Elizabeth Warren hauled in $12.12 million and Senator Scott Brown collected $7.45 million over the last three months, ensuring that their Senate race will remain among the most expensive in the country and guaranteeing that both candidates can continue their blizzard of television advertisements.
The staggering scale of political fund-raising is unlike anything Massachusetts has ever seen, and ranks as one of the most expensive races in history, nationwide.
Warren, a Democrat, has collected $36.3 million since she entered the race last September, while Brown, a Republican, has raised about $27.45 million since he took office in January 2010, according to the campaigns. Add in about $7 million Brown carried over from his 2010 special election campaign and the race has already eclipsed $70 million in combined funds, with three weeks worth of intense fund-raising activity still to come.
The reports filed with federal officials Monday covered financial activity from July 1 through Sept. 30, which includes the period when Warren delivered a televised address at the Democratic National Convention in Charlotte, N.C. It represented the best financial quarter for both campaigns, each of which has seen healthy increases in fund-raising throughout the last year. Warren’s previous high was the $8.6 million she raised from April through June, while Brown raised $4.97 million over the same period, his previous best.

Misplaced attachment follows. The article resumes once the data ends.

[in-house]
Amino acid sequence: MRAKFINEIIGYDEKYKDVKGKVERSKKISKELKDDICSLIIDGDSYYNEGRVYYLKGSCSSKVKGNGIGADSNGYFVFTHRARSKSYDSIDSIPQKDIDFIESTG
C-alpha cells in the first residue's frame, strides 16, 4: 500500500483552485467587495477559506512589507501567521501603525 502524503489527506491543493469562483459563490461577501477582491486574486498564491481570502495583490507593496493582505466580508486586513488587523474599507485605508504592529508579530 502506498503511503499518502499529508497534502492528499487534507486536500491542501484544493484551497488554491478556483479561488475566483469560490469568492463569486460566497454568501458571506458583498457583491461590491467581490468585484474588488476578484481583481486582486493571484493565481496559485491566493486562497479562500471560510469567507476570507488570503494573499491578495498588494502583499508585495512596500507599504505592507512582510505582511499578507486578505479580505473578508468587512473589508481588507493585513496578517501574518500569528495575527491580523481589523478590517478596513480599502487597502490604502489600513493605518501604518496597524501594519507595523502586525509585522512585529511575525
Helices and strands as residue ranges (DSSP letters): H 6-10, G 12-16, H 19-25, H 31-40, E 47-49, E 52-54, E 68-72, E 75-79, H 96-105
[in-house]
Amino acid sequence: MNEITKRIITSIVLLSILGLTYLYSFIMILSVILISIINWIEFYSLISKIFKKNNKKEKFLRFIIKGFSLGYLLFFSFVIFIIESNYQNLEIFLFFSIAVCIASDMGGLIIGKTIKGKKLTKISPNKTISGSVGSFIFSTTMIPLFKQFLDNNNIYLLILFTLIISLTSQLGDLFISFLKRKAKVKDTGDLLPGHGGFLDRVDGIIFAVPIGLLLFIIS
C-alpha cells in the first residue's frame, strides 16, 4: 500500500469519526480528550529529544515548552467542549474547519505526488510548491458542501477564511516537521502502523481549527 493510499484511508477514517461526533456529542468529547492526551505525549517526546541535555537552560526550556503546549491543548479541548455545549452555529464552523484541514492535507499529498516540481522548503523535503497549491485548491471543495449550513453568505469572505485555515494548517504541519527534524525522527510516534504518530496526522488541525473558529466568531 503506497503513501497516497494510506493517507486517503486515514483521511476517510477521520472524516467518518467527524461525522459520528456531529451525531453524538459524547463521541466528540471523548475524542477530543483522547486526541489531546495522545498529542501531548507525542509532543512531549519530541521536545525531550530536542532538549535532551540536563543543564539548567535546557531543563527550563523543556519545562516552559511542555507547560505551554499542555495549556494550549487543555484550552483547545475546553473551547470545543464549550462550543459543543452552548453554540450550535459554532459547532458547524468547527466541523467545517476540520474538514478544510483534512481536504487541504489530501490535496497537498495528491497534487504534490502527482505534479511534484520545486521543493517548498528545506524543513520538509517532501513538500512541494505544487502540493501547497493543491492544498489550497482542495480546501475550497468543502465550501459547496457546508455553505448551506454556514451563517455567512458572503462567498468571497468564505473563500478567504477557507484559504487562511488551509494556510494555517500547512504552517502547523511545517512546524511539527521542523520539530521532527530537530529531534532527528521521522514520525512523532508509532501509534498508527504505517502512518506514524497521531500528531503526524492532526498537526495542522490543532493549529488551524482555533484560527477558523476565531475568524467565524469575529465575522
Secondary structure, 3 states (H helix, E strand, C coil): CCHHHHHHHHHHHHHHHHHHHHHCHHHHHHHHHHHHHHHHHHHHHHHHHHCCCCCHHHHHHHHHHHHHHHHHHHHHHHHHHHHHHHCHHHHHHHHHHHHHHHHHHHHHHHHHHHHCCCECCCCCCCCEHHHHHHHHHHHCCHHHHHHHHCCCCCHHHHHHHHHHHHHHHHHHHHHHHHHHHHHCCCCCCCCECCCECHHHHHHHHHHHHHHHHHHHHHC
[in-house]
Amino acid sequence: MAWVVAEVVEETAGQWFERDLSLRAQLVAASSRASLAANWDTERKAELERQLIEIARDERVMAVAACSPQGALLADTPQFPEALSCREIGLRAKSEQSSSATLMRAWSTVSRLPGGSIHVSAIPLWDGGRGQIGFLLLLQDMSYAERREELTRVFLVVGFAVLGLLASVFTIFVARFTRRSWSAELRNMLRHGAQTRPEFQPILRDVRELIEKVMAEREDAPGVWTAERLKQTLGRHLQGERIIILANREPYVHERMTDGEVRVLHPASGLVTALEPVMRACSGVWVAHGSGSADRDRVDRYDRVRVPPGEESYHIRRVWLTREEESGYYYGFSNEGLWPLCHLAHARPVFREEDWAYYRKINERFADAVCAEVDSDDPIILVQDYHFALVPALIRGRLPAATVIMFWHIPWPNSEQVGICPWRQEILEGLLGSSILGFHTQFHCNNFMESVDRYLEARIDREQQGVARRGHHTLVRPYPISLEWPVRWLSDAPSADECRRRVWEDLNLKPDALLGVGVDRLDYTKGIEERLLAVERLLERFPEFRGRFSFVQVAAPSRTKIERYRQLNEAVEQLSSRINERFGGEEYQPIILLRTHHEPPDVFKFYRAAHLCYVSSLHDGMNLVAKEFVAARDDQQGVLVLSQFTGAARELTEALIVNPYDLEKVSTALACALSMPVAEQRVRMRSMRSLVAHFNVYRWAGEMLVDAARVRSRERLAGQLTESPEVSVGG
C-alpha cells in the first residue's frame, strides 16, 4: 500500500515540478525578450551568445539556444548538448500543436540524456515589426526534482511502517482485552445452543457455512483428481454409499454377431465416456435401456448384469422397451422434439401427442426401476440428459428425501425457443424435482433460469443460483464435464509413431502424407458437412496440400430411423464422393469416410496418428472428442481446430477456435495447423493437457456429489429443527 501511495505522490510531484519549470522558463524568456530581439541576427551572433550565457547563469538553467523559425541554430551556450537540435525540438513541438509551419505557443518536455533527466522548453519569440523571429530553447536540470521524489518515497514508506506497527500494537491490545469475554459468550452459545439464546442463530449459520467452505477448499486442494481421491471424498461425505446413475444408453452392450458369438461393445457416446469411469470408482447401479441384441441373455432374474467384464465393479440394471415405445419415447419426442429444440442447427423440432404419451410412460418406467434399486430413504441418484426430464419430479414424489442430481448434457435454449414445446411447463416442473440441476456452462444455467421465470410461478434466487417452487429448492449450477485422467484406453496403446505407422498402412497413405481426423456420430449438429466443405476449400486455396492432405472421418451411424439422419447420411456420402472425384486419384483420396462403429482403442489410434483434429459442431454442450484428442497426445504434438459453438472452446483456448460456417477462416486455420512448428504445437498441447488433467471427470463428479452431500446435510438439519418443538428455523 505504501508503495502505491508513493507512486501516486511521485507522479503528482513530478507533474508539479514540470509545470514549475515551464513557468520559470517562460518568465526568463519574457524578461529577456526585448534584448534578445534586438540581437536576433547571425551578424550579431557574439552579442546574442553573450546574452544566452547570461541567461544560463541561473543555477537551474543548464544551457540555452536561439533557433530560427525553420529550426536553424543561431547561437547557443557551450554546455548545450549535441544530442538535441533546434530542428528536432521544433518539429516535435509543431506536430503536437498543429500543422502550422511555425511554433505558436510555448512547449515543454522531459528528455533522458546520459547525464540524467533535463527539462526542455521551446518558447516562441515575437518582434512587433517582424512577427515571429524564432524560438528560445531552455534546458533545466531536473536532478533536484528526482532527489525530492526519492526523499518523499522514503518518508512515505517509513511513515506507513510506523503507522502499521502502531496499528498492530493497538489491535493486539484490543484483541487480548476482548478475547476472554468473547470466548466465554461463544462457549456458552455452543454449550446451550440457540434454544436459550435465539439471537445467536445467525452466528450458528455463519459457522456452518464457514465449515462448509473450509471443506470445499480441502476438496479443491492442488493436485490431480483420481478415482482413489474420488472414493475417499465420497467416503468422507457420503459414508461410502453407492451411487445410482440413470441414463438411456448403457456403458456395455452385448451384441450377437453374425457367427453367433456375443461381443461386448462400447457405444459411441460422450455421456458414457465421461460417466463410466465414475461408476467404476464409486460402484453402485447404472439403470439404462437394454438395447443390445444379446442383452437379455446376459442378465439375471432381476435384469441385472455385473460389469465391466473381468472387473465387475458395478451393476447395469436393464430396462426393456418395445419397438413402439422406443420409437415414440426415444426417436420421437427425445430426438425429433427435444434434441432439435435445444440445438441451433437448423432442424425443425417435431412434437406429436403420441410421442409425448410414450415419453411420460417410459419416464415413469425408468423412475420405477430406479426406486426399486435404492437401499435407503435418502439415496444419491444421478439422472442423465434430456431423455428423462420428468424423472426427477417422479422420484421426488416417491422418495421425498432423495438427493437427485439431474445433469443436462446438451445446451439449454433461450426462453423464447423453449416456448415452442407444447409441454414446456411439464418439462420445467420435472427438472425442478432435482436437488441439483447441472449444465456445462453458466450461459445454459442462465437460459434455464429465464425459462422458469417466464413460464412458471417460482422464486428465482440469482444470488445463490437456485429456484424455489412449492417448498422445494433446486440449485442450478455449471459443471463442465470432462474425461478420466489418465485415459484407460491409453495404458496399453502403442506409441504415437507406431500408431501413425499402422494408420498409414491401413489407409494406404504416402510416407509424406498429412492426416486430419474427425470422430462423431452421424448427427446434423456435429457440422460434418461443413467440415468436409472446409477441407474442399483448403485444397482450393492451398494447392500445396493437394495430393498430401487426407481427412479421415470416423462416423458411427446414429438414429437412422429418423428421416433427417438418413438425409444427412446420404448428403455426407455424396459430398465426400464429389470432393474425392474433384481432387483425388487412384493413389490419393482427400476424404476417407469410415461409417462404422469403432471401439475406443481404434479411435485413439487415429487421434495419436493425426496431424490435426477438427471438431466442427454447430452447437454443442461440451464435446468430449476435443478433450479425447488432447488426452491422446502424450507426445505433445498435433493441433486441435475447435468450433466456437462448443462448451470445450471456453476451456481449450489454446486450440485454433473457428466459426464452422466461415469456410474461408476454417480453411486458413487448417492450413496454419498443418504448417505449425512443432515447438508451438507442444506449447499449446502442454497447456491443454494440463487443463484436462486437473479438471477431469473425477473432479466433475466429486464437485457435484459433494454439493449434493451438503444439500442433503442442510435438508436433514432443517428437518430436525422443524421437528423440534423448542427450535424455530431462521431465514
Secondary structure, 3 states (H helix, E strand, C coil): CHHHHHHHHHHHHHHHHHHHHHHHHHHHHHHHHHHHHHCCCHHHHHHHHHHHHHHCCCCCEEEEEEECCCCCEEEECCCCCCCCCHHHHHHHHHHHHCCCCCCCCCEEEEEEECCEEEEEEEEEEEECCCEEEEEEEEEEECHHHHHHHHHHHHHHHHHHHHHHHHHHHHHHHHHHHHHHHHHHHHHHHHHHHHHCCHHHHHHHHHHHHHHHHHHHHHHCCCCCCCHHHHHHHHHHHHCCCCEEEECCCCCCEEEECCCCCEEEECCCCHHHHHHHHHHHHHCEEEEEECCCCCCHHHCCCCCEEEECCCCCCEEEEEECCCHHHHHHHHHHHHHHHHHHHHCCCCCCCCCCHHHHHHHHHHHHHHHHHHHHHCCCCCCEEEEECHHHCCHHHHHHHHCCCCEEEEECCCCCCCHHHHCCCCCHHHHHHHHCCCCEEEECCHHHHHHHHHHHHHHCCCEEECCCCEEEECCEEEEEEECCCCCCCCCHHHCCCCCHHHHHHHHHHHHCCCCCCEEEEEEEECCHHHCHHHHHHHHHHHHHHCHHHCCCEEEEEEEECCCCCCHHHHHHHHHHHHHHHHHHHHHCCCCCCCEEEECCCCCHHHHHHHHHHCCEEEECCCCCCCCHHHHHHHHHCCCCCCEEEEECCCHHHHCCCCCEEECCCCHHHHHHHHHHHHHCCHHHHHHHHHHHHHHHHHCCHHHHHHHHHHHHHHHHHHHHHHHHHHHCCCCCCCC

It may seem hard to fathom either candidate spending all the money they are collecting, but veteran political consultants said campaigns always find a way. The flood of cash is especially helpful in buying more expensive time slots on television — by far the largest expense for both campaigns.
“To buy the Patriots game, that kind of stuff, that’s costly and that’s a very difficult decision usually,” said Tad Devine, a strategist who worked in media buying for Edward M. Kennedy and John F. Kerry in their races against Mitt Romney and William F. Weld. “Those decisions are made a lot easier by having that level of resources.”
The candidates’ bank accounts are now hefty enough to fund a sophisticated start-up business, which is essentially what each campaign has done. They have offices around the state and a small army of consultants.
The Warren campaign said it now has 130 paid staff members, including a battalion of 80 workers who coordinate efforts to register voters and usher them to the polls on Election Day. They work out of 48 field offices set up jointly with the state Democratic Party. The week before last, volunteers knocked on 70,000 doors, according to aides.
The campaign has also prepaid for television ad time in the last three weeks of the race — more than $3 million worth — before the rates rise again in the final days.
The Brown campaign said it too has reserved airtime for the final stretch, though it did not say how much. An aide declined to specify the exact size of the campaign’s paid staff, but said its programs to get voters to the polls will be the largest in state GOP history.
The Brown campaign also said it believes that Warren is spending money so rapidly that Brown will continue to hold a cash advantage in the final weeks.